US shutdown hurts poor

Submitted by Matthew on 16 October, 2013 - 11:22

As Solidarity went to press, negotiations over the US government shutdown were ongoing. This article by Nicole Colson is from Socialist Worker, the paper of the International Socialist Organization.


As the federal government shutdown enters a third week, cutting off funds for so-called “non-essential” government services, it’s more and more clear that what those in power consider “non-essential” is very different from what we do.

Educational programs like Head Start, nutrition assistance to women and children, national parks, some medical services at the National Institutes of Health — all are among the many services closed down outright or facing the threat of their funding running out during the shutdown.

But at the Department of Homeland Security, Immigration and Customs Enforcement (ICE) employees and Customs and Border Protection agents are “still...around to enforce immigration law because the operations are ‘necessary for safety of life and protection of property,’” according to Alternet‘s Esther Yu-Hsi Lee. ICE agents are still arresting and deporting some 1,120 immigrants per day.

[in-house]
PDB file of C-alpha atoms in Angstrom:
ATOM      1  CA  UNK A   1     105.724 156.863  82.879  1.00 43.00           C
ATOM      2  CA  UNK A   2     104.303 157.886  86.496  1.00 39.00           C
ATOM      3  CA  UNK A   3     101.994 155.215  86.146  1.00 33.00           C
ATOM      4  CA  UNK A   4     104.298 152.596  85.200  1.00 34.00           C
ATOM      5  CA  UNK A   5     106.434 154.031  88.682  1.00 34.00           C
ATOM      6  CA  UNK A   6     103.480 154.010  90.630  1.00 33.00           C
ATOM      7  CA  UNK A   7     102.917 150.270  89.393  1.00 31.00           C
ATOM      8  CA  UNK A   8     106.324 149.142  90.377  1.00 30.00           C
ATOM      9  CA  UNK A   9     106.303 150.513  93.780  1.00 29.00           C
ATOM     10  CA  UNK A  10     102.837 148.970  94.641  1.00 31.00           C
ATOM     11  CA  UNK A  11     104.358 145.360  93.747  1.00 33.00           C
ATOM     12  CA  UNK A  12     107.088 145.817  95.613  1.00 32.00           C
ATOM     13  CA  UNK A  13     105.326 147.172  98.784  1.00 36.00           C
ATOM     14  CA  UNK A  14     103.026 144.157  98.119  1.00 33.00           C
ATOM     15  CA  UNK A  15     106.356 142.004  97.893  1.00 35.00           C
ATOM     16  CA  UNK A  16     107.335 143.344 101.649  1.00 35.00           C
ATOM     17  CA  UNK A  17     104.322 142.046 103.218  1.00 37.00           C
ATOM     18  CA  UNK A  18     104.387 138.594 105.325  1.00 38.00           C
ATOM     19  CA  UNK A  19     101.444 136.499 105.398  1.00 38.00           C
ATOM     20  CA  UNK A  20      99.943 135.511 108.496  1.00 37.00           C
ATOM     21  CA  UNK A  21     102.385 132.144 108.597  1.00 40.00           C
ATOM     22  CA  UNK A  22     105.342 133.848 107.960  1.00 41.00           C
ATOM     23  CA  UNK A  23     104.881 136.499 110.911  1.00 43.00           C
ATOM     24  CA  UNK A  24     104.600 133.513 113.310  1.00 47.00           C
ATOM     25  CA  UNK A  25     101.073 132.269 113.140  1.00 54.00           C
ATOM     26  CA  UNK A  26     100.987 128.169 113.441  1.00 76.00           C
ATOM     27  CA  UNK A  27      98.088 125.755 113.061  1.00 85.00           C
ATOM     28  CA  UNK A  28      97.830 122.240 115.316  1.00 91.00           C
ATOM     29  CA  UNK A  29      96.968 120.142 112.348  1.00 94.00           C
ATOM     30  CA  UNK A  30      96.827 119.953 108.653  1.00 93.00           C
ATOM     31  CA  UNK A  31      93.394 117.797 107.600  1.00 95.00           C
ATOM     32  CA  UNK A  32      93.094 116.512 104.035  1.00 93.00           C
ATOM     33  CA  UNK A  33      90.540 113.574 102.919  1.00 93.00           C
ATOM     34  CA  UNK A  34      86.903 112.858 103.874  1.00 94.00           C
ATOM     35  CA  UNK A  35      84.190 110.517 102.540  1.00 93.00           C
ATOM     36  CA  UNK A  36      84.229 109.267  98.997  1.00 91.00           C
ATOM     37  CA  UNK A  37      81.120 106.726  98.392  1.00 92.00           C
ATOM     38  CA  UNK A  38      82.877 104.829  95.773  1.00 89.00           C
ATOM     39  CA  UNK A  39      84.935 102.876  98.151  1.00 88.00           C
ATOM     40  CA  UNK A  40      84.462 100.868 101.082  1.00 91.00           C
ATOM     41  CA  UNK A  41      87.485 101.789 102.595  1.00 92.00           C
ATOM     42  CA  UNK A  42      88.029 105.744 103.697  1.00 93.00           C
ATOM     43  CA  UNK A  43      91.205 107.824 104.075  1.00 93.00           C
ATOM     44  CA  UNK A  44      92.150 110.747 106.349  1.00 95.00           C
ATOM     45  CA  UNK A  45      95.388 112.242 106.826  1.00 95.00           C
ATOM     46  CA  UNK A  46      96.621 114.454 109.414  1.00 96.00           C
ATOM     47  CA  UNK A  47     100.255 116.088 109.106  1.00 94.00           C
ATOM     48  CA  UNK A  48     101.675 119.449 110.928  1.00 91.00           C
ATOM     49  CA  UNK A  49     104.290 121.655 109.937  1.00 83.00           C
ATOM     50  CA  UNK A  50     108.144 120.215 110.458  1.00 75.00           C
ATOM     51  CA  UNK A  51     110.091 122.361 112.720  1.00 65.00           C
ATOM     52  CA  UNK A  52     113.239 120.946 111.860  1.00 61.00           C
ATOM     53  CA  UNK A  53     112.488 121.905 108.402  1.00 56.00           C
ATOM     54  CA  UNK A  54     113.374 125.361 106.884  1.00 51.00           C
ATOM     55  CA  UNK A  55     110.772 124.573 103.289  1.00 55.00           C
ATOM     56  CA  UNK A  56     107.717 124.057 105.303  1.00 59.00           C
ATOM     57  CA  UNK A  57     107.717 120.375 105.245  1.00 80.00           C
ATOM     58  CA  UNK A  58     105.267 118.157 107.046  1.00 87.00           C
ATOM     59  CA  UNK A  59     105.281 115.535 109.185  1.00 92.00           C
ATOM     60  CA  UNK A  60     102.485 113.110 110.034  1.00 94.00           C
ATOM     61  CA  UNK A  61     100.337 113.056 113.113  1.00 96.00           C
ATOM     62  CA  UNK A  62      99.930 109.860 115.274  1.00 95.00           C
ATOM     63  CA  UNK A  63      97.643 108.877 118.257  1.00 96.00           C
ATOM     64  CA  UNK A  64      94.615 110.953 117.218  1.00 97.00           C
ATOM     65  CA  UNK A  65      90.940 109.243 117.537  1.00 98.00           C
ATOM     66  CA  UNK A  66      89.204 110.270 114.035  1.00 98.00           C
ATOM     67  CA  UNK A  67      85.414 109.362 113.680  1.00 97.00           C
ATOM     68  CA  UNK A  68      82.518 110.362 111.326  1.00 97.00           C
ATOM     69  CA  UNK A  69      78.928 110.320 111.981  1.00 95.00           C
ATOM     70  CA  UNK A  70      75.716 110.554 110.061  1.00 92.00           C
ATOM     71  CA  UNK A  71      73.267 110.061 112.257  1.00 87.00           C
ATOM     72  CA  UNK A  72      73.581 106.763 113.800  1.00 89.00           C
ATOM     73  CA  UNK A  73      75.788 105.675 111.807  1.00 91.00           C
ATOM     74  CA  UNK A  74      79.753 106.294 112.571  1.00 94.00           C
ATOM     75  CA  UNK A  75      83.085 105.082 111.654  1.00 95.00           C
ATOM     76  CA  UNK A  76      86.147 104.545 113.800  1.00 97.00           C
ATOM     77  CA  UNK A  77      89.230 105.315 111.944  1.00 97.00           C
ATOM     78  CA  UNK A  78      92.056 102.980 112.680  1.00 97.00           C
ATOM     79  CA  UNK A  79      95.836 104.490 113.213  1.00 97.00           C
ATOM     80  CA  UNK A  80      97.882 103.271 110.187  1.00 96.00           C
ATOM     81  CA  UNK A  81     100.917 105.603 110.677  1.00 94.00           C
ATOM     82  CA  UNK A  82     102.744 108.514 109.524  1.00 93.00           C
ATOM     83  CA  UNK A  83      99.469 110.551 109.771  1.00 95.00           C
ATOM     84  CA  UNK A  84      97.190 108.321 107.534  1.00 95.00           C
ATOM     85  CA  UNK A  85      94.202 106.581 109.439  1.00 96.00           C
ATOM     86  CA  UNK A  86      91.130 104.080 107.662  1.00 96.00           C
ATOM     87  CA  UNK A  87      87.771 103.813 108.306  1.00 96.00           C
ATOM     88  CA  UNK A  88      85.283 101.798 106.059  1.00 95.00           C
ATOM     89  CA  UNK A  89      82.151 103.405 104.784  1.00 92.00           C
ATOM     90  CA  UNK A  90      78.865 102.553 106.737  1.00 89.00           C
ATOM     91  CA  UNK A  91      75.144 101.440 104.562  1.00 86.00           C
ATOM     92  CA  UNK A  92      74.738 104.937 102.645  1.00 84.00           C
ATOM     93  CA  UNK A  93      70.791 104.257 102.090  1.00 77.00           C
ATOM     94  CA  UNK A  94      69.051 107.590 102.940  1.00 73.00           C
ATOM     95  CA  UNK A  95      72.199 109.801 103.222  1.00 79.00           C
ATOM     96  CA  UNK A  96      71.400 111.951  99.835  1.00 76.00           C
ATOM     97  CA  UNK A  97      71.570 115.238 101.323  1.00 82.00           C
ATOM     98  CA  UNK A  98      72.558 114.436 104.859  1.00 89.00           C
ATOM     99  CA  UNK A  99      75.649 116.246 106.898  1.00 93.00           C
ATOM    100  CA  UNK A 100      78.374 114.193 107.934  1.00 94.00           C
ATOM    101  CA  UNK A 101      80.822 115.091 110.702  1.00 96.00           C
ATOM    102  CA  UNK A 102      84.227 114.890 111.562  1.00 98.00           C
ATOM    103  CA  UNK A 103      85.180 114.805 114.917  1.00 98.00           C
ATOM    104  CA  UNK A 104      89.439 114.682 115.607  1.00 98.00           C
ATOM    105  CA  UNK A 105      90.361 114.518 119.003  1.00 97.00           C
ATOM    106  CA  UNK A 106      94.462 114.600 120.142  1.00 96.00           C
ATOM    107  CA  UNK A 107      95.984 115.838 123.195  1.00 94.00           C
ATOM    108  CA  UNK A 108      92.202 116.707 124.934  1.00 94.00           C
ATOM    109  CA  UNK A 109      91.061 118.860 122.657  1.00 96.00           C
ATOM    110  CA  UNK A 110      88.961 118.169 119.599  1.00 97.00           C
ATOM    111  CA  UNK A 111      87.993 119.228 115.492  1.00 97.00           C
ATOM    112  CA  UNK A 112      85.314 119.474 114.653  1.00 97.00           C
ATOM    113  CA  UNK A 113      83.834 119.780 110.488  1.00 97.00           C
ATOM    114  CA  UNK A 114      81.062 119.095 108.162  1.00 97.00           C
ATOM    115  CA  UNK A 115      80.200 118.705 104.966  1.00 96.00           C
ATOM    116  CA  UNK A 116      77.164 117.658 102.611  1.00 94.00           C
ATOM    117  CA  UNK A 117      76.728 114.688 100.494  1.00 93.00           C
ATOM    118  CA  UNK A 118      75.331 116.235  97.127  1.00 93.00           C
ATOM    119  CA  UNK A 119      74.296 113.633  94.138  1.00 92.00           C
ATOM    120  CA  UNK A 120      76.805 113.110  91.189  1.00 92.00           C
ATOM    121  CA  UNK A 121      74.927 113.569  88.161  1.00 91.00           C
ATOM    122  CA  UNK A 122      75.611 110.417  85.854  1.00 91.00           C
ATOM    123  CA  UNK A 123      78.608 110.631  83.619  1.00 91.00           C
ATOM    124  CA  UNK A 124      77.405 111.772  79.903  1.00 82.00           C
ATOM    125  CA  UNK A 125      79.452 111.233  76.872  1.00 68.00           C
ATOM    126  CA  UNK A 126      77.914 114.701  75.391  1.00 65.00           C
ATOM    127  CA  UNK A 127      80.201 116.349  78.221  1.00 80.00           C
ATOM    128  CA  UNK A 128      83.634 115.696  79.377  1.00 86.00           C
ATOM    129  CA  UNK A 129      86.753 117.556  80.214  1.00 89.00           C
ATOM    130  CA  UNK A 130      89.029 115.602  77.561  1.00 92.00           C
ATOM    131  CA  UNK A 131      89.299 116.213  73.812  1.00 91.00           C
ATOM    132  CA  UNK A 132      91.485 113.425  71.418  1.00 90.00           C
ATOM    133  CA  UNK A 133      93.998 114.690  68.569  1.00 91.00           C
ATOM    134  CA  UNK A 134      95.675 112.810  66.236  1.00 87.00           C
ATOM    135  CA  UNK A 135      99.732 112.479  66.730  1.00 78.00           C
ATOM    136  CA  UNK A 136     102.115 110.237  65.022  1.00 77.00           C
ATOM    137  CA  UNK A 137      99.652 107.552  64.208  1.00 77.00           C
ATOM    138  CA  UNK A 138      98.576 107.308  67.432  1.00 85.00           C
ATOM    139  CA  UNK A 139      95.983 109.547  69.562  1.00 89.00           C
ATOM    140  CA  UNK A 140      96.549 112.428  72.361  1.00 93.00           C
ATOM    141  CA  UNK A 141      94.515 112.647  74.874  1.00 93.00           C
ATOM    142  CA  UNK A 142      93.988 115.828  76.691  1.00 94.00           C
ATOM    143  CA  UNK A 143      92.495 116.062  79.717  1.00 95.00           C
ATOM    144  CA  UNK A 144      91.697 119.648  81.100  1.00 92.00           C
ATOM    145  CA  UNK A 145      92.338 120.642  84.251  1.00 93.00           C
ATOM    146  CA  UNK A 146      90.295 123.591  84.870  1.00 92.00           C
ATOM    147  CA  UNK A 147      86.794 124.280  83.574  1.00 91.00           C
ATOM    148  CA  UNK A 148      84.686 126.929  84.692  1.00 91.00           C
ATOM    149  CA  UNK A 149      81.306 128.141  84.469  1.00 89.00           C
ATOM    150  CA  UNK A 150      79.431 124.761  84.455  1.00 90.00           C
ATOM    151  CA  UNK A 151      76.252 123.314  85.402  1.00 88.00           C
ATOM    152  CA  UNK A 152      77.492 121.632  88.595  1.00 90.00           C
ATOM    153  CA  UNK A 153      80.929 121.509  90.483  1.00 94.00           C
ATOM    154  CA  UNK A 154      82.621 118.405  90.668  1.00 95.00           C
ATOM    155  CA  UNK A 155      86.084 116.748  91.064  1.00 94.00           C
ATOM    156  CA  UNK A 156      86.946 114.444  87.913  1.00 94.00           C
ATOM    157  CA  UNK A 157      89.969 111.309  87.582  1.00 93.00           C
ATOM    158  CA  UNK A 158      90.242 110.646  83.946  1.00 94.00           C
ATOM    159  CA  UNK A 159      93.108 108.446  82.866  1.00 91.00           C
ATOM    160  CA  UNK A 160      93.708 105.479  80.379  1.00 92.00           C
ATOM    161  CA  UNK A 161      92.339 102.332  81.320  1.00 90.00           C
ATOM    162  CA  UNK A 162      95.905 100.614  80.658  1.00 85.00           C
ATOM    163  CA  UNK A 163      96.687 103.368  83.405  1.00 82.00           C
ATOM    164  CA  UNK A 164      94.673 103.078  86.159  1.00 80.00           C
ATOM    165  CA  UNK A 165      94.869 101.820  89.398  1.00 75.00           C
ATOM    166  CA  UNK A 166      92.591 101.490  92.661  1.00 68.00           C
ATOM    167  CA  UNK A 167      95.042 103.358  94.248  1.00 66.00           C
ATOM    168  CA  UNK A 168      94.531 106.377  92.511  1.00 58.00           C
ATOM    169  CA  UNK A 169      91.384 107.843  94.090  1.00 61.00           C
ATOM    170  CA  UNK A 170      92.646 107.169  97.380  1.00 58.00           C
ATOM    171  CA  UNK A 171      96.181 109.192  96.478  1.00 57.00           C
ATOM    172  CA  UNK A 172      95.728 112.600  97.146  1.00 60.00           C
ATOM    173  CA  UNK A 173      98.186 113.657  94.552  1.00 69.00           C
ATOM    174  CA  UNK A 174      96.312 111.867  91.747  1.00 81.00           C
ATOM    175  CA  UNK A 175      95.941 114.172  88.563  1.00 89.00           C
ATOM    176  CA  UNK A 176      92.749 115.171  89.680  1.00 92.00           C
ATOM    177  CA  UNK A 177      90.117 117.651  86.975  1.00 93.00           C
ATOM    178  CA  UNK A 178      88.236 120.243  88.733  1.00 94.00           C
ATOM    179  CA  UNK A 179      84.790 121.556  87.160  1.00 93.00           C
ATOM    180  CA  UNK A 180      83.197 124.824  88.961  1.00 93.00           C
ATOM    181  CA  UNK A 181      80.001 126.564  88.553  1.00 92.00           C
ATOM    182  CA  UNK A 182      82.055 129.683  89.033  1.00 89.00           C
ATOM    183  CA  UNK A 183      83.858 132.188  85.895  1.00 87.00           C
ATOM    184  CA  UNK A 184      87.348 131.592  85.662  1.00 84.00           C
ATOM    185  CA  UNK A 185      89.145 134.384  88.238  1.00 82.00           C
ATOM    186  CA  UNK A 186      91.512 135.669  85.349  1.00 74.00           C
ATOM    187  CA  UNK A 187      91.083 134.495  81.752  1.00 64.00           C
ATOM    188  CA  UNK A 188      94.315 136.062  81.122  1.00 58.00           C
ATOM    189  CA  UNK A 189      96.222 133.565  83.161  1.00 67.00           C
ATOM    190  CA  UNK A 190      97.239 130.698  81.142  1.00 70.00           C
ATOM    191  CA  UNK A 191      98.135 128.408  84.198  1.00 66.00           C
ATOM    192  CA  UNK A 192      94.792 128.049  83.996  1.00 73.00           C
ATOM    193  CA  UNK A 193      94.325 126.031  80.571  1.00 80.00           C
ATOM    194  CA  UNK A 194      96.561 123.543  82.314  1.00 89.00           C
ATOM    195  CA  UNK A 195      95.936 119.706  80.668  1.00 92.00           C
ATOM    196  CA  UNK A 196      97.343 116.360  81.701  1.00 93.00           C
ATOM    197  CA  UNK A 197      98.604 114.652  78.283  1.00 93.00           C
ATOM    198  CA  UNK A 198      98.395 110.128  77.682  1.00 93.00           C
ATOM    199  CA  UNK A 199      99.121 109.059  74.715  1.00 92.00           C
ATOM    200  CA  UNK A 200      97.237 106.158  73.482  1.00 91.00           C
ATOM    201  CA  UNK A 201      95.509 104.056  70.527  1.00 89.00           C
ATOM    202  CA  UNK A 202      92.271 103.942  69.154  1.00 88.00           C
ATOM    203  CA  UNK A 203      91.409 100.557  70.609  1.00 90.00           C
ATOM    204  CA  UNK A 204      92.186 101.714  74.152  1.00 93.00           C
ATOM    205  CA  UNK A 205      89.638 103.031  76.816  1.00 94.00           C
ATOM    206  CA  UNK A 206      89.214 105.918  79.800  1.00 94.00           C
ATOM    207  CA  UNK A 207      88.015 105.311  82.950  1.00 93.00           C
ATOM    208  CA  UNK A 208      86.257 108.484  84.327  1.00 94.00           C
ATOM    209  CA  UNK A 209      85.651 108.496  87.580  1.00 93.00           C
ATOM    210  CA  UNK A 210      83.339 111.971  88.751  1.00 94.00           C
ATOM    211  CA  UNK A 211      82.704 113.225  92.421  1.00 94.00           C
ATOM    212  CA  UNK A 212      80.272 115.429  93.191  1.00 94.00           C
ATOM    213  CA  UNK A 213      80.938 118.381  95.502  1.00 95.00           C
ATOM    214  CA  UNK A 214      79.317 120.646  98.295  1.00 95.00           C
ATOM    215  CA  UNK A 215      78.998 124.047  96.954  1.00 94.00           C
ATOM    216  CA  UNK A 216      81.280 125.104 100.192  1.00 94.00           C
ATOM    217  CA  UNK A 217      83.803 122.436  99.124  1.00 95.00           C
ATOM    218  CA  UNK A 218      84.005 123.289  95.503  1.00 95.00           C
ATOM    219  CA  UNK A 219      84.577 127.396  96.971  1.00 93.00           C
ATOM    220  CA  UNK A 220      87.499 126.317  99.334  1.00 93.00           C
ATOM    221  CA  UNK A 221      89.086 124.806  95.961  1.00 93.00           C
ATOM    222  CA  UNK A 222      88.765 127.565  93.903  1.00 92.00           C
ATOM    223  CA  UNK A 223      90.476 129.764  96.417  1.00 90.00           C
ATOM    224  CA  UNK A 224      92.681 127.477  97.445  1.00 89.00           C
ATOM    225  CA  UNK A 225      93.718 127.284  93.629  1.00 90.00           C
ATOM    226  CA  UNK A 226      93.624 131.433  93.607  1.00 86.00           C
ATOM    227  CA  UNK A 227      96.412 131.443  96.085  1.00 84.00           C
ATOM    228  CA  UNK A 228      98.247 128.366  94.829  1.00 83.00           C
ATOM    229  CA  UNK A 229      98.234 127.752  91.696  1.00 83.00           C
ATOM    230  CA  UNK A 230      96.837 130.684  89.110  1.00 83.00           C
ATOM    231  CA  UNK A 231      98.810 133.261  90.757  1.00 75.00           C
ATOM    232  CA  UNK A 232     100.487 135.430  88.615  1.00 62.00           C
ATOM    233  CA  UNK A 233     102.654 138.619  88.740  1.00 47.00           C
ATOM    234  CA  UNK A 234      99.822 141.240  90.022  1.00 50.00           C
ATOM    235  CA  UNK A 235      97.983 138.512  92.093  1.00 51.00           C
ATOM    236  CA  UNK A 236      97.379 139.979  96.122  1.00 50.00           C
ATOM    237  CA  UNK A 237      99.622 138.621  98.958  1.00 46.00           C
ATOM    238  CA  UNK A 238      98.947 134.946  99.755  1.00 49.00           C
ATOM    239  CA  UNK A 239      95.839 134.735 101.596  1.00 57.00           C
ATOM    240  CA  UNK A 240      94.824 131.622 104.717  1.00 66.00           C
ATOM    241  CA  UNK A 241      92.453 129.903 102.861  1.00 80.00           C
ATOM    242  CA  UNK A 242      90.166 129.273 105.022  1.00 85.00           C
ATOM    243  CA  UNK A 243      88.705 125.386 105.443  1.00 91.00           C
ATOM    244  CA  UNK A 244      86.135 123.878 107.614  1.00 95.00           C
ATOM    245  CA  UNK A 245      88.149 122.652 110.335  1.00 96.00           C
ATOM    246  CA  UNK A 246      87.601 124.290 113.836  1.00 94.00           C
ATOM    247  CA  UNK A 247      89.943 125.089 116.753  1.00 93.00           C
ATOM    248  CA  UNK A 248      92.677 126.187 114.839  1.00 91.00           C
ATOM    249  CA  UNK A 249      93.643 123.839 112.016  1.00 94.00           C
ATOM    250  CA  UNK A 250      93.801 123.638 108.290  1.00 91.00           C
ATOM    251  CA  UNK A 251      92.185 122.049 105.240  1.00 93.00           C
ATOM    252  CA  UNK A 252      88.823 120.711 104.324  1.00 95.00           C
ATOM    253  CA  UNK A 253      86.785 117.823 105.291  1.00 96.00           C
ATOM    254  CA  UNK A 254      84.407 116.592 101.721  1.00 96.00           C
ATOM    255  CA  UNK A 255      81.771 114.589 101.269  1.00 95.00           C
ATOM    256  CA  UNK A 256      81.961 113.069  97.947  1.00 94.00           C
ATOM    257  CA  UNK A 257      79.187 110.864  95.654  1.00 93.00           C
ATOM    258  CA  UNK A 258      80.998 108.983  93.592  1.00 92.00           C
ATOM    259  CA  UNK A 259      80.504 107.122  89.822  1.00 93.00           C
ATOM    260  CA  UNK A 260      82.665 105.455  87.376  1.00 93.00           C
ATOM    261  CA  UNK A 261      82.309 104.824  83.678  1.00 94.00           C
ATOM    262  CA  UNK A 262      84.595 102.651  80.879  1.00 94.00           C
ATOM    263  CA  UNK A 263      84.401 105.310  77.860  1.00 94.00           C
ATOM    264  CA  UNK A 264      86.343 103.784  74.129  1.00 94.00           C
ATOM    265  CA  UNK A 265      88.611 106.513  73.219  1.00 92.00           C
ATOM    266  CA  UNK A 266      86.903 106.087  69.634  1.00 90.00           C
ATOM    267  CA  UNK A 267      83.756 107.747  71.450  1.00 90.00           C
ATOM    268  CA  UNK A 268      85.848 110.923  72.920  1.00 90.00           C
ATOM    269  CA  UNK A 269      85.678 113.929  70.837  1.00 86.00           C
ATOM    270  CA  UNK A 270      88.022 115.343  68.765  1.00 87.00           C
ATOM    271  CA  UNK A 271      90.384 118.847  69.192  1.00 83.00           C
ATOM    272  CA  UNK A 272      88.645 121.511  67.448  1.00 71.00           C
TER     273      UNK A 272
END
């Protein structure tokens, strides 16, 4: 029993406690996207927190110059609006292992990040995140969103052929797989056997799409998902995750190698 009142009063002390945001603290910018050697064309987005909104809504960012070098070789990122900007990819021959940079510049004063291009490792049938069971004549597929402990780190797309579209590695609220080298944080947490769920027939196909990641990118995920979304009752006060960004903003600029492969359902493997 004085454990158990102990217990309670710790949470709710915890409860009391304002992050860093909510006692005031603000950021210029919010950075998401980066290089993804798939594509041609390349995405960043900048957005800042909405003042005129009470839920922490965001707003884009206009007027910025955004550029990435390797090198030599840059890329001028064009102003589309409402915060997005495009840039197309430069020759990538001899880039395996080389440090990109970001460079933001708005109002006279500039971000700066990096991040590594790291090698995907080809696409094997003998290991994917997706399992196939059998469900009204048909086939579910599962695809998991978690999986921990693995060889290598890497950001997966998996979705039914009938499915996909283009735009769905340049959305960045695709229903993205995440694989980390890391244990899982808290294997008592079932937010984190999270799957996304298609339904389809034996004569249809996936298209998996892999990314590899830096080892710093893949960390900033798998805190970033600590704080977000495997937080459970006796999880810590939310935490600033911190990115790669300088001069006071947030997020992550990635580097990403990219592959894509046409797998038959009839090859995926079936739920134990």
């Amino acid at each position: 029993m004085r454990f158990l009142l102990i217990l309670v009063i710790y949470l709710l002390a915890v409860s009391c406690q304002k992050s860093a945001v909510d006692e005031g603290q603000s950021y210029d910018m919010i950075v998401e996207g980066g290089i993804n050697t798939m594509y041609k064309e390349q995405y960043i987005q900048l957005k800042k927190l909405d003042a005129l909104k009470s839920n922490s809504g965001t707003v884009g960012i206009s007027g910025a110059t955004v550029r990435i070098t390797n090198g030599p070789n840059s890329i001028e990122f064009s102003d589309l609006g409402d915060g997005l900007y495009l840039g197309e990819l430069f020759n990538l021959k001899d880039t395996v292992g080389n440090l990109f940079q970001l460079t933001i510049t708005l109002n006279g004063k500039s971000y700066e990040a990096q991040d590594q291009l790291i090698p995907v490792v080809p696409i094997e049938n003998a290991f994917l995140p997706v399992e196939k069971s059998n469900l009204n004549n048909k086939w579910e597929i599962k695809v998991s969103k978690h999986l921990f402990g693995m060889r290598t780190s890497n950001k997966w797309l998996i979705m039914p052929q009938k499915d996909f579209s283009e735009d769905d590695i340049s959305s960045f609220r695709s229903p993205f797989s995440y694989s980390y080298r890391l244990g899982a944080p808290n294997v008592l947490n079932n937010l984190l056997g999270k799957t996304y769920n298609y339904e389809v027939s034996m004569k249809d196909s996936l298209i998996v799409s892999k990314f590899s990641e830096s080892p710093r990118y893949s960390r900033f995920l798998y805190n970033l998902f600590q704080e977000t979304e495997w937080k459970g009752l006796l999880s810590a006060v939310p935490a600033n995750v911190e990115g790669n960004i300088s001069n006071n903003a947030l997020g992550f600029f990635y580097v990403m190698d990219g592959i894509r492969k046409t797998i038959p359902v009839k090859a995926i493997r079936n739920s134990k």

So the federal shutdown won’t stop the Obama administration from passing a terrible milestone in the next few weeks: two million immigrants deported in the five years since Barack Obama took office — more than any other president.

This contrast shows the twisted priorities of the federal government, evident even when that government is shut down.

The shutdown has affected public health — perhaps most obviously in a multi-state salmonella outbreak in chicken that caused hundreds to fall ill and dozens to be hospitalised.

Dr Chris Braden, director of the Centers for Disease Control and Prevention’s (CDC) division of foodborne, waterborne and environmental diseases, told Wired.com’s Maryn McKenna that his division normally totals 300 workers, but he was left with 40 people determined to be “essential.” The CDC eventually got 30 more people deemed “essential,” but only 10 of them went to work in Braden’s division, and not all of them were working on the PulseNet program that investigates foodborne illnesses.

It wasn’t until after 278 people across 18 states had been sickened by an antibiotic-resistant outbreak of salmonella that the CDC’s outbreak-tracking team was finally re-designated as an “essential” service.

This salmonella outbreak didn’t become a massive public health crisis, but it’s obvious that already understaffed and underfunded U.S. public health agencies are being stretched to their limits — with the potential for a worse crisis down the road.

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